On the other hand, there are several things we must do. First, we have to embrace justice. We cannot sit by and watch lives destroyed by a system that discounts anyone who isn’t of use to the system. What do I mean by that? For a child to be born in the United States of America and not have a chance is just wrong. You and I both know there are children, born in certain places and who live in certain areas of certain towns that, realistically, don’t have a chance. The schools they attend will not prepare them for their future. The streets they live on aren’t safe. The neighborhoods they live in aren’t well served. Christ followers must work for justice for everyone at every level of our society.

Second, we must work to break the poverty cycle that keeps too many of our neighbors trapped. Without a good education, you can’t get a job. If you can’t get a job, you don’t have the money you need. If you don’t have the money you need….and the cycle never ends. Throughout our history, Christians have done some of our best work when we engaged the issue of poverty. The gospel restores dignity to a person. The church brings community to a person and that community provides support and discipline that may be missing in a child’s life who grows up in a broken family.

No, these children aren’t our fault, but they are our responsibility.

Christ calls us to do all of this with love. We often read 1 Corinthians 13 at weddings. Yet Paul didn’t write that passage for weddings, but for everyday living. His description of love lived out is a compelling challenge, but it is the way Jesus Himself responded when He was confronted with in His own life. Love is not only concerned with the victim, but with the aggressor. Both are in need of salvation.

Baltimore didn’t just happen over these past few days. These issues have been seething for years, but no one would do anything. Everyone said it was somebody else’s problem and now everyone has to pay.

The local church has to reengage. Throughout history, when the church has addressed those issues no one else wanted to touch (think Mother Theresa dealing with dying lepers in India), we’ve been at our absolute best. The gospel is for the whole person—mind, body, and soul. The church’s mission has to be to the whole person as well.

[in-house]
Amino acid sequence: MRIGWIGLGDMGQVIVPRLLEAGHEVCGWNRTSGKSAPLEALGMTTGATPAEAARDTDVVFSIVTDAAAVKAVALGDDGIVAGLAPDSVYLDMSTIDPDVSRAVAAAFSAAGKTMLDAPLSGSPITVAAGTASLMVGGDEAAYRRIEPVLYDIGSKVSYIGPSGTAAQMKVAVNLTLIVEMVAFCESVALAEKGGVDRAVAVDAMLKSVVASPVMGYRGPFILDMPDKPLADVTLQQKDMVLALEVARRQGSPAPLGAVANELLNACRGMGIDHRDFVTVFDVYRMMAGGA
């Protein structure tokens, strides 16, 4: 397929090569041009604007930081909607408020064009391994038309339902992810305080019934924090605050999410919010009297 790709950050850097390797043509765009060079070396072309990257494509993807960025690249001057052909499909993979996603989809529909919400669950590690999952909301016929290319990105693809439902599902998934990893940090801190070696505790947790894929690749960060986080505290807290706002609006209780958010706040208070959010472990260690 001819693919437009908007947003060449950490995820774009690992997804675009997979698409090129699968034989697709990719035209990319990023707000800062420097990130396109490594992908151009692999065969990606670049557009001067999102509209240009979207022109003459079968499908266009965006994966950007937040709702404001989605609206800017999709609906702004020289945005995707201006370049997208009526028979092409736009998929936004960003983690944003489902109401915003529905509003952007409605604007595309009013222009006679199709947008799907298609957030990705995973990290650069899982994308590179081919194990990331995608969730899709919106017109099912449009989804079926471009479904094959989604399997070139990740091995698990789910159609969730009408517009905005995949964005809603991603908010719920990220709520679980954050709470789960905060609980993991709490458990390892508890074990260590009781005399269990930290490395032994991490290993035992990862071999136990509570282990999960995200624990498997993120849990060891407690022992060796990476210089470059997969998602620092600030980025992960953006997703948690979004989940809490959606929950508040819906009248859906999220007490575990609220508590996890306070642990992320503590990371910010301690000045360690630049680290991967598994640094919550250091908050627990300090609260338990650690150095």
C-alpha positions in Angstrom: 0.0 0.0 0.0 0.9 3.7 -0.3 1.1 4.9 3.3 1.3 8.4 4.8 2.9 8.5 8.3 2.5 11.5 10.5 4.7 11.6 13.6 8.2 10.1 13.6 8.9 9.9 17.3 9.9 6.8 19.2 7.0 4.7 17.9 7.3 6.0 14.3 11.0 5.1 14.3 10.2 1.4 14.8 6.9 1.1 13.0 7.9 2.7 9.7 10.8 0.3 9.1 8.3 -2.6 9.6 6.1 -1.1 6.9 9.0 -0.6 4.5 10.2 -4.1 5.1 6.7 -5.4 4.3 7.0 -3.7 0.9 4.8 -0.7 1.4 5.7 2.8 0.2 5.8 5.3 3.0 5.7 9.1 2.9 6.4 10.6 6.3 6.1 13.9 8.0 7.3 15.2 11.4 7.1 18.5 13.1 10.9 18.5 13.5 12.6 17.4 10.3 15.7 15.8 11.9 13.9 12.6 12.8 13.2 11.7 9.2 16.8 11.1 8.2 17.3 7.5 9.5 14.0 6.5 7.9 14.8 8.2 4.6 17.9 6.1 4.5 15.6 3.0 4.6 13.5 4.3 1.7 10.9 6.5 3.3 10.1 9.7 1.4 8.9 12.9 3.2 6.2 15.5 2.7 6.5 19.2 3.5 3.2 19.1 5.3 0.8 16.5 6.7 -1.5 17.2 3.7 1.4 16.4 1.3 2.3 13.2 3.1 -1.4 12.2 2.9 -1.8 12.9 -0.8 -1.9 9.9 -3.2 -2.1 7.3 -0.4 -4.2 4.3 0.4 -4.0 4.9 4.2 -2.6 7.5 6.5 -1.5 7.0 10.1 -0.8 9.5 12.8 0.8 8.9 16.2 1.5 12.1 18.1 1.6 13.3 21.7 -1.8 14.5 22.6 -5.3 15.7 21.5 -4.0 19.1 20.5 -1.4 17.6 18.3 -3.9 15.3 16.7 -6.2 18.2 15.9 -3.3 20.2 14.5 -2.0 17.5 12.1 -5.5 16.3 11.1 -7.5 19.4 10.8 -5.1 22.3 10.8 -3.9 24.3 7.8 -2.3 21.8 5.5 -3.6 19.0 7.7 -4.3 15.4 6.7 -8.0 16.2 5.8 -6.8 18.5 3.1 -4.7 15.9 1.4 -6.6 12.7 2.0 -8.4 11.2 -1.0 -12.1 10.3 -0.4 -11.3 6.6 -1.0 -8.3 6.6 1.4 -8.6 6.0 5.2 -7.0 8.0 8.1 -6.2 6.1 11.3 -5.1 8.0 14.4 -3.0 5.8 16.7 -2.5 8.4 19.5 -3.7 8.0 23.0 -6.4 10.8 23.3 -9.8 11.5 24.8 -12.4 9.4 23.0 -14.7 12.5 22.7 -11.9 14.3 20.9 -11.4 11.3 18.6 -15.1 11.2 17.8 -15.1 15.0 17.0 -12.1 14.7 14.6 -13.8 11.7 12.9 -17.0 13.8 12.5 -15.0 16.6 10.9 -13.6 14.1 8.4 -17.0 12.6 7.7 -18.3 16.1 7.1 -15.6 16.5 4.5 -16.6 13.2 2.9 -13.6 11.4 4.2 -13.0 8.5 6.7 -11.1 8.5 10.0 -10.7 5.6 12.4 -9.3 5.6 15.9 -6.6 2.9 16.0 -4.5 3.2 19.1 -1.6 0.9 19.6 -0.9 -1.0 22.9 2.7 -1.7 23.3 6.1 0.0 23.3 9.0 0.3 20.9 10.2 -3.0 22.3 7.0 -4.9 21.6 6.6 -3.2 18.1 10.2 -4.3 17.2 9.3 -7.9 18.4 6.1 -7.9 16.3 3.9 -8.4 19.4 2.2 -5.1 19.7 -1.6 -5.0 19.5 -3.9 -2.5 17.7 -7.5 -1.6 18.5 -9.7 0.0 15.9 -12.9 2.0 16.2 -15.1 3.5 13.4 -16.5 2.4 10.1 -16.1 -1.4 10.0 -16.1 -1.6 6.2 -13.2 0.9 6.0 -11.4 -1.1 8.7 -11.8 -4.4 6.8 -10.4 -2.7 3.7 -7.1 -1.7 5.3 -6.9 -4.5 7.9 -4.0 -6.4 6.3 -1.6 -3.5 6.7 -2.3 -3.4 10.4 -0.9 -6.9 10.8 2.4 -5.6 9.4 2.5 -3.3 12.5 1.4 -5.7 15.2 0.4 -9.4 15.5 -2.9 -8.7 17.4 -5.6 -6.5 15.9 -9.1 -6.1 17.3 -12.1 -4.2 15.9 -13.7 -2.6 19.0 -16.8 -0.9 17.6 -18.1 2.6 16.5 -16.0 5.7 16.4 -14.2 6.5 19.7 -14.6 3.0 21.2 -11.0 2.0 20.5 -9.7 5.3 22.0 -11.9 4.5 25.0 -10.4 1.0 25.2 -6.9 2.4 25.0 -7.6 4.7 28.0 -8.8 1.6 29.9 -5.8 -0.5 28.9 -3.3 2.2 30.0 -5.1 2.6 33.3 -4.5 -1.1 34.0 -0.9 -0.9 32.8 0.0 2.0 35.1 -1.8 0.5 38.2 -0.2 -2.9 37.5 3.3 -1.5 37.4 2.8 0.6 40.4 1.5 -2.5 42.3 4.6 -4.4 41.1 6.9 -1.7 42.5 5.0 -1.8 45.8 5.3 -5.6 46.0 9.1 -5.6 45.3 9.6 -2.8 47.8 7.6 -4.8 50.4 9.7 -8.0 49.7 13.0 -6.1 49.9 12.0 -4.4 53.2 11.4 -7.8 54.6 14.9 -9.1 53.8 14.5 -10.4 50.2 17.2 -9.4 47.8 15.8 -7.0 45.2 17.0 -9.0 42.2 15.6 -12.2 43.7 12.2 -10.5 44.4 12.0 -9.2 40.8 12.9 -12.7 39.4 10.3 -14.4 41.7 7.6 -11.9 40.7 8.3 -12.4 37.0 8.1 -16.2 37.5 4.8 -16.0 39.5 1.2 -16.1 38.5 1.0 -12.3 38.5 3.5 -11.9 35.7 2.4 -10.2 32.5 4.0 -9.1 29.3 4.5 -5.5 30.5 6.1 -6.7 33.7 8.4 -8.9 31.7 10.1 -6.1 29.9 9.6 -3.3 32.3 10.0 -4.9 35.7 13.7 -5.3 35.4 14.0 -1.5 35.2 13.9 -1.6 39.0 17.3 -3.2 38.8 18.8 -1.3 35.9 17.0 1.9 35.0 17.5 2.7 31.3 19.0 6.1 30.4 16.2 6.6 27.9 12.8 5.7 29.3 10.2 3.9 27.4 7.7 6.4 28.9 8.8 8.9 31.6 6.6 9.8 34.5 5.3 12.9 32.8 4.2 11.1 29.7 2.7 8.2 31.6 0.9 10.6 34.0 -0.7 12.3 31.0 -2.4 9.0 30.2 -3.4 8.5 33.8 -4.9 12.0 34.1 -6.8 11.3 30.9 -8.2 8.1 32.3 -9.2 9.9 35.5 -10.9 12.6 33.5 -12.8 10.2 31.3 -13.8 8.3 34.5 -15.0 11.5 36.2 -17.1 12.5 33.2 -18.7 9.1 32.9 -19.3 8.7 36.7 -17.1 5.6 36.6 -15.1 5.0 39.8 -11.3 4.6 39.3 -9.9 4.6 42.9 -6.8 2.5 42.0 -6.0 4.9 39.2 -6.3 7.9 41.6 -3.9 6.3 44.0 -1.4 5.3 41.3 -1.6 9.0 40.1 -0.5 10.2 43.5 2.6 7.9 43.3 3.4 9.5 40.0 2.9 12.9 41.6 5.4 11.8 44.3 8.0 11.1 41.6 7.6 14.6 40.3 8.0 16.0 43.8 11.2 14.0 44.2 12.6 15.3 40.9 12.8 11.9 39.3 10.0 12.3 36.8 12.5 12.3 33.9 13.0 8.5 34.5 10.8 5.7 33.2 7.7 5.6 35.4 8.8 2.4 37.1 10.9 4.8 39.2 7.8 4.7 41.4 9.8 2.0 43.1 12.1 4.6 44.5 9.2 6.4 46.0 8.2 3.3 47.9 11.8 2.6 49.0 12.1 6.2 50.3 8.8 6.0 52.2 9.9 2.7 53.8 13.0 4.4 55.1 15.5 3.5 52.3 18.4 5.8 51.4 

According to the people who stay up late at night and worry about these things, immediate feedback is a necessary part of learning. If you’re trying to learn a new skill, and do it well, you need to have a way of knowing if you’re doing it right or wrong while you’re doing it.

Criticism. . .we all get it, so how do we deal with it?

First, (and this took me a long time to learn) those critics are sometimes living with a lot of pain, and anger is the only language they know.

I’ve learned to listen to my critics to see if their anger is a mask used to deal with a deep pain. Sometimes, the only way some people can tell you they’re hurting is by attacking us. If we can refrain from being defensive in the moment, we may be able to open a door of care and healing.

Second, even if the criticism is intended to wound me, it still may be correct.

Can you hear the truth, even when it hurts?

When criticism is brought against you, test it.

Is the criticism valid?

Have I been misunderstood?

Sometimes, I have to own the truth of the criticism brought against me. Even more, I need to thank the person for bringing it to me. God has funny ways of crafting me more into the likeness of His Son.

Third, I hope you have friends who will tell you the truth. All of us need brothers and sisters who love us enough to tell us how it really is.

When they bring something to your attention, hold it like gold. The truth may have been hard for them to bring, but they loved you enough to say it anyway. Friends like this are hard to find. Treasure them.

Listen to every criticism. Weigh it. If it’s valid, learn from it.

If it’s not, release it and move on.

But be careful. Not liking the messenger isn’t reason enough not to listen to the truth – even if it’s a hard truth about ourselves.

The 2-Step Process

I’ve been a Southern Baptist all of my life. I’ve never belonged to another denomination.

Southern Baptists don’t do everything right, but we do a lot of things pretty well.

For instance, we do evangelism pretty well. You can’t be around a good Southern Baptist for more than five minutes without hearing about “being born again.

But what you won’t hear as much about is “growing again.” For however well we do in evangelism, we do as poorly in discipleship. And that’s a problem.

We don’t live in a world that’s safe for children. No responsible parent would leave their child alone in our neighborhoods. It’s just not safe. In the same way, it’s not a safe world for baby Christians.

The challenges of our world (from the breakdown of the family to the engagement with different faiths) demand a growing, mature, and vital faith. This means an intentional and determined study of Scripture to know Jesus as fully as we can and apply His teachings to our living.

Every day, we must grow deeper and stronger in what we believe and who we are in Christ. The challenge before us is just too tough for a shallow and immature understanding of Jesus.

Yes, being born again is vitally important, but so is growing again. After all, growing again is the whole point of being born again.